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If the U.S. gets permission from the Italian government to use the Dal Molin airfield as a home for the 173rd Airborne Brigade, the facilities might look something like this artist’s rendering. The Americans say they won’t use the existing runway, at right, to deploy troops.
If the U.S. gets permission from the Italian government to use the Dal Molin airfield as a home for the 173rd Airborne Brigade, the facilities might look something like this artist’s rendering. The Americans say they won’t use the existing runway, at right, to deploy troops. (SETAF illustration)
If the U.S. gets permission from the Italian government to use the Dal Molin airfield as a home for the 173rd Airborne Brigade, the facilities might look something like this artist’s rendering. The Americans say they won’t use the existing runway, at right, to deploy troops.
If the U.S. gets permission from the Italian government to use the Dal Molin airfield as a home for the 173rd Airborne Brigade, the facilities might look something like this artist’s rendering. The Americans say they won’t use the existing runway, at right, to deploy troops. (SETAF illustration)
Maj. Gen. Frank Helmick, commander of the Southern European Task Force (Airborne) makes a point Monday during a press conference at Caserma Ederle on the American plans for the Dal Molin airfield in Vicenza, Italy.
Maj. Gen. Frank Helmick, commander of the Southern European Task Force (Airborne) makes a point Monday during a press conference at Caserma Ederle on the American plans for the Dal Molin airfield in Vicenza, Italy. (Kent Harris / S&S)

VICENZA, Italy — Even if the 173rd Airborne Brigade makes the Dal Molin airfield its new home, it won’t be for at least five years.

But the commander of the Southern European Task Force (Airborne) didn’t let that stop him from holding a press conference Monday to “dispel any misconceptions that people have about what we want to do with Dal Molin.”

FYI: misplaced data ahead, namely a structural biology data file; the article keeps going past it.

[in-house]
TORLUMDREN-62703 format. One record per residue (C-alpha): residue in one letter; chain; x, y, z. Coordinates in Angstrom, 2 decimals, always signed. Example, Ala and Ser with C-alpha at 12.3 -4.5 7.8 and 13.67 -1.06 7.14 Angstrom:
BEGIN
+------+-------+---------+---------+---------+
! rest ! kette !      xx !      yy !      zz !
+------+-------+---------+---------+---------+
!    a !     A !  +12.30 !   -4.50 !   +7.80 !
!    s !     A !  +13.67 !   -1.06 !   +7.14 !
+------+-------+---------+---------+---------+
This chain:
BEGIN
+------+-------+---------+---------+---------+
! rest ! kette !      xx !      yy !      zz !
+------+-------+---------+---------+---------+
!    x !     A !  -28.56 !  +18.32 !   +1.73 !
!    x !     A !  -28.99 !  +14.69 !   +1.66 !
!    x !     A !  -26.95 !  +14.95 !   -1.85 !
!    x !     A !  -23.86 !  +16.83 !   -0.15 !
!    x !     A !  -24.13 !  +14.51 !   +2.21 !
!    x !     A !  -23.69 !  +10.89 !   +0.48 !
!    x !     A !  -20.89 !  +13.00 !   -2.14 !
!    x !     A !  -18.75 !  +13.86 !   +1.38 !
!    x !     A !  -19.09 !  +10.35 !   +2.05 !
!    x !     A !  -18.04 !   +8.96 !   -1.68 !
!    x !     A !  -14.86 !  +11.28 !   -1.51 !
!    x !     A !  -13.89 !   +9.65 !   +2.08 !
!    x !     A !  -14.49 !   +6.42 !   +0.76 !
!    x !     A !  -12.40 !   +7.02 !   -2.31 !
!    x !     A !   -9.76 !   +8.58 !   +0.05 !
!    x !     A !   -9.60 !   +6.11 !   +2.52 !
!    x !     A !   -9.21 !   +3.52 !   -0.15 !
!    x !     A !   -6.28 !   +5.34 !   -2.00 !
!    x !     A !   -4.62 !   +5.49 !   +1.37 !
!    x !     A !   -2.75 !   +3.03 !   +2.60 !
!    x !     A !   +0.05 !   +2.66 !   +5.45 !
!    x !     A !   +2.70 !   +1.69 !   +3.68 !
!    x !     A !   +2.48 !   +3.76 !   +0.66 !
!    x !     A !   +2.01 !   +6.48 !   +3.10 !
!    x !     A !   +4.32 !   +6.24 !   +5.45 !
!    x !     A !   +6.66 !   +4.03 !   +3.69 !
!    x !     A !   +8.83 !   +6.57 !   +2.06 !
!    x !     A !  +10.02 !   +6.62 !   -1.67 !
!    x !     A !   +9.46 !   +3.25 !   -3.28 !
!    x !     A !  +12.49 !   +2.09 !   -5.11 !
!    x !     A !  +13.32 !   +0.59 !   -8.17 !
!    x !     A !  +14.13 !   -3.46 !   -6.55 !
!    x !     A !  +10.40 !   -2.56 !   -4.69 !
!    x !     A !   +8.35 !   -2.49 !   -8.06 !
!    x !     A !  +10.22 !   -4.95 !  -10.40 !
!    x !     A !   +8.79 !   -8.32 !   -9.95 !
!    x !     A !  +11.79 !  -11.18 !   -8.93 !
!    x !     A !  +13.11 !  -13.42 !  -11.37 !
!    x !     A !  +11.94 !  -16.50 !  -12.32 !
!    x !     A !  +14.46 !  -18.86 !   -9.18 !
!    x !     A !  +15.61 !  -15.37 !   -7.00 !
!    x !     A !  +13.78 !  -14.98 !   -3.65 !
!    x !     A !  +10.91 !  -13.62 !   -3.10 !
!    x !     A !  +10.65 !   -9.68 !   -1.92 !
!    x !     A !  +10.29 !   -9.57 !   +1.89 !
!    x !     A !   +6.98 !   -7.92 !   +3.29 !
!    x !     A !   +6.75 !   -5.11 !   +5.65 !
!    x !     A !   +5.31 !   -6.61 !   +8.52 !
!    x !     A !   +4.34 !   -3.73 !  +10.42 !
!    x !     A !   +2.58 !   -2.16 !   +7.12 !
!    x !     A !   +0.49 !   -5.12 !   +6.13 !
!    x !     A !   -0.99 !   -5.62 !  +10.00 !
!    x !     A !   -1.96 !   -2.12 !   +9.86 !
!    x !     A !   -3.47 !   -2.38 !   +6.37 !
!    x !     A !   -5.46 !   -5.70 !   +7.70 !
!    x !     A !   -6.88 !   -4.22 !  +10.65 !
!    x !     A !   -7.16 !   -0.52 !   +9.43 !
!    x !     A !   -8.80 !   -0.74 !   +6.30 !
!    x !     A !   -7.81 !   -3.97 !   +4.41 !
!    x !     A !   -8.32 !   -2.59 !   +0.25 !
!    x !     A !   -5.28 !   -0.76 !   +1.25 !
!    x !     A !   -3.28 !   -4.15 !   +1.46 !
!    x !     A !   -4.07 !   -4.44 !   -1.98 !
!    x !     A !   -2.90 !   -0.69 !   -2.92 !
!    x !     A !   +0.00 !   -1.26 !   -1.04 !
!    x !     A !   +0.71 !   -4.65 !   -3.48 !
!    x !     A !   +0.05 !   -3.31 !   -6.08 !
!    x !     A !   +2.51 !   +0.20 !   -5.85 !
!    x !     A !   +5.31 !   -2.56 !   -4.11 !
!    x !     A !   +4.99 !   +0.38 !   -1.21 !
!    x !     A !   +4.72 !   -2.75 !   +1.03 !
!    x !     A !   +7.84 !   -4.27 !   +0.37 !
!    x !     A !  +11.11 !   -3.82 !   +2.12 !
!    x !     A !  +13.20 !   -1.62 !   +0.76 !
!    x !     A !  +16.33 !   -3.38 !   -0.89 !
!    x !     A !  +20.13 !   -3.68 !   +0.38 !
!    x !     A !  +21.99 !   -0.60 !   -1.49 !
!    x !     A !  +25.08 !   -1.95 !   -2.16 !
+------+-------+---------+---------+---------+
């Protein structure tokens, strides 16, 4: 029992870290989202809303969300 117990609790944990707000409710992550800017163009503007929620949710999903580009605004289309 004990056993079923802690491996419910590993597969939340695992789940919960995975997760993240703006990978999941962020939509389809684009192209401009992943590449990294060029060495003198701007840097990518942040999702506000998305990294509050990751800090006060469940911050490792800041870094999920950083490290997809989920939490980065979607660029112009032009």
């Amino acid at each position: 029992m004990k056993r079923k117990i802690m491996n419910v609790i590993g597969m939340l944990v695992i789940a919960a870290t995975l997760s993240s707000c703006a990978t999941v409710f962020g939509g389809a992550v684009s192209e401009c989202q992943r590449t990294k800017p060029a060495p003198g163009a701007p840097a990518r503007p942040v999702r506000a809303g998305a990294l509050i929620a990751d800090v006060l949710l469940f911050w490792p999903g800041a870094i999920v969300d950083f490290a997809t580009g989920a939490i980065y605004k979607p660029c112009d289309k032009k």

“I just wanted to make sure we had the facts laid out before you,” Maj. Gen. Frank Helmick told Italian media members gathered at the Caserma Ederle’s Hall of Heroes.

He issued a list of facts about the U.S. proposal, which has been a topic of several articles recently in the Italian media. Helmick spent as much time talking about what the facility would not be used for as he did on what functions the U.S. does envision.

No tanks. No spy planes. No multiple missile launching systems. No use of the airfield to deploy troops. No takeover of Italian jurisdiction.

“No changes, whatsoever, in how we do business at Dal Molin” from what’s currently going on at Caserma Ederle, he said.

What was new? The confirmation that if the U.S. used the facility, the 173rd would be the one to move in, and a few drawings of what some facilities might look like.

The issue is a sensitive one to the American and Italian militaries and federal governments. Prime Minister Romano Prodi, elected by Italians to succeed Silvio Berlusconi in the spring, told members of parliament this summer his government planned to review the entire proposal.

The two countries have already spent more than two years negotiating on the issue and the Americans said they had a basic agreement in place in 2005.

Helmick presented a slide show of what the U.S. hopes is the timetable for Dal Molin. Construction would start in 2007 and finish in 2011. He showed economic projections that the U.S. military community would be injecting about 243 million euros annually starting in 2012 — up about 67 million euros from current estimates.

Asked about the ongoing talks and chances of the Italians deciding not to allow the U.S. to use the facility, Helmick said discussions are occurring above his level.

“I’m an optimist by nature,” he said, eliciting a few laughs.

The 173rd, which is transforming into a brigade combat team, has two infantry battalions based in Vicenza. There is not enough room for more troops at Caserma Ederle, so four other battalions are based in Bamberg and Schweinfurt in Germany.

“Units at three different locations, two in Germany and one in Italy, is not the optimum situation for us,” Helmick said.

Asked what the U.S. might do if their request for the use of the airfield was denied — including the potential of moving all the troops to Germany — Helmick said “the national governments of both the United States and Italy will have a difficult decision to make.”

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